The link below is from Spencer Miles "White Fish Can't Jump" blog. Take a look
CCA and ODFW want Hatchery Acclimation Site on Wild and Scenic Molalla River

Friday, March 30, 2012

The Earth Does Not Belong To Us.....

....But we think it does!
I spend a lot of time outdoors and the outdoors is a beautiful place to be sure. The rivers, the forest, the high desert of Central and Eastern Oregon are a marvel of beauty.
We do not own it, however, and never have. We are just passing through and what counts most is what we do with our time here on earth.
We are not very good tenants of this planet, our home. If there is some sort of cosmic landlord he would probably kick us out with out refunding our cleaning deposit. We have certainly made a mess of things here on our rental "home"
We have polluted the water by dumping everything from raw sewage to toxic chemicals into it. We have over harvested almost every natural resource that has been given to us. We have gouged the earth with our greed for riches and over populated it to it's breaking point.
It was just our generation either! Our parents,grand parents and every generation before has done the same. Our generation has the technological resources to dig deeper and pollute more than the generations of our forefathers. We also have the technology to try to reverse at least a little of the damage humans have done as far back into history as we can go.
Global warming? Well according to most scientists this is real and man made. Why then has it become such a political football? Are we so arrogant as to think our presence has left no footprint on our planet?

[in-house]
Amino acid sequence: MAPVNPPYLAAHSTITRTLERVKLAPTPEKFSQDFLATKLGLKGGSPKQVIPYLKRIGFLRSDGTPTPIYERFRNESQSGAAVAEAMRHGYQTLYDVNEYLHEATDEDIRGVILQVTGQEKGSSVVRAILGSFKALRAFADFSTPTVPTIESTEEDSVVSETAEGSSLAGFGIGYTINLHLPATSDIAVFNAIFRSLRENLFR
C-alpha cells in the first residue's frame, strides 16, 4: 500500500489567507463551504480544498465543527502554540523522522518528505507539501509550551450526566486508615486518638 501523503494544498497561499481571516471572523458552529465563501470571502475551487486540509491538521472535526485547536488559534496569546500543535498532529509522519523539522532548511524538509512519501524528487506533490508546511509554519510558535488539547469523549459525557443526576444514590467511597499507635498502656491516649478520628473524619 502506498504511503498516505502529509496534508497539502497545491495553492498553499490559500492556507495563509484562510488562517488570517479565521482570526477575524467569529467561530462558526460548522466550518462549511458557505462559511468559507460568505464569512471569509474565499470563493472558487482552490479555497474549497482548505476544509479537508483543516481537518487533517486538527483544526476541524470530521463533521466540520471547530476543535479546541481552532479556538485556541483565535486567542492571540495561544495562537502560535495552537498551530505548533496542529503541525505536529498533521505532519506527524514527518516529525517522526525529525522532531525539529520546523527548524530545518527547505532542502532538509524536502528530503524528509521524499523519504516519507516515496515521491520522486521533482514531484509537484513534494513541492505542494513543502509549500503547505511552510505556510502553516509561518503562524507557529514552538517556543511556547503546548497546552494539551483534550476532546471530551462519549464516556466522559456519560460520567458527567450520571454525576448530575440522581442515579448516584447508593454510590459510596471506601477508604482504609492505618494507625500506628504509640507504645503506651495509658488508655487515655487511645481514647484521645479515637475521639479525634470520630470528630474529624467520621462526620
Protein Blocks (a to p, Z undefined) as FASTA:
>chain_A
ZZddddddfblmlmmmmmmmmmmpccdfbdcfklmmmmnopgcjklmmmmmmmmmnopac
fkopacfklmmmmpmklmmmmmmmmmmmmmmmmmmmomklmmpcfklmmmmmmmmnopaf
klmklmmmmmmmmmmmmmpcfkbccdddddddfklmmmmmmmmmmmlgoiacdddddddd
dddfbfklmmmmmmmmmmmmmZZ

What kind of earth are we leaving the next generation of tenants? A better one I hope but this "Mother Earth" of ours does have a breaking point. How many more species need to go extinct for us to understand? How many more metric tons of pollution do we need to pump into the air? How many wild rivers do we need to dam or forest we need to cut down? We are certainly slow learners in the proper way to take care of our home aren't we? So if I am called an environmental wacko or tree hugger or wild fish hugger by the soulless and greedy I will wear that handle with pride because it is the least I can do for my home.

Tuesday, March 20, 2012

Ted Rhea and Dean Marsh,Farewell My Friends...... One Year Later

I posted this a year ago today. Some say "life goes on" and it indeed does but on this cold and wet first day of spring I'm thinking of these two friends and the families and friends they left behind one year ago. Death is a part of life but that does not make losing a loved one any easier. So this is for the families and friends of Ted Rhea and Dean Marsh and for all who grieve for a loved one or dear friend who left too soon. Time might make things a bit easier but time does not fill that empty place in our hearts. It is an open wound that does not never will.

Wednesday, March 14, 2012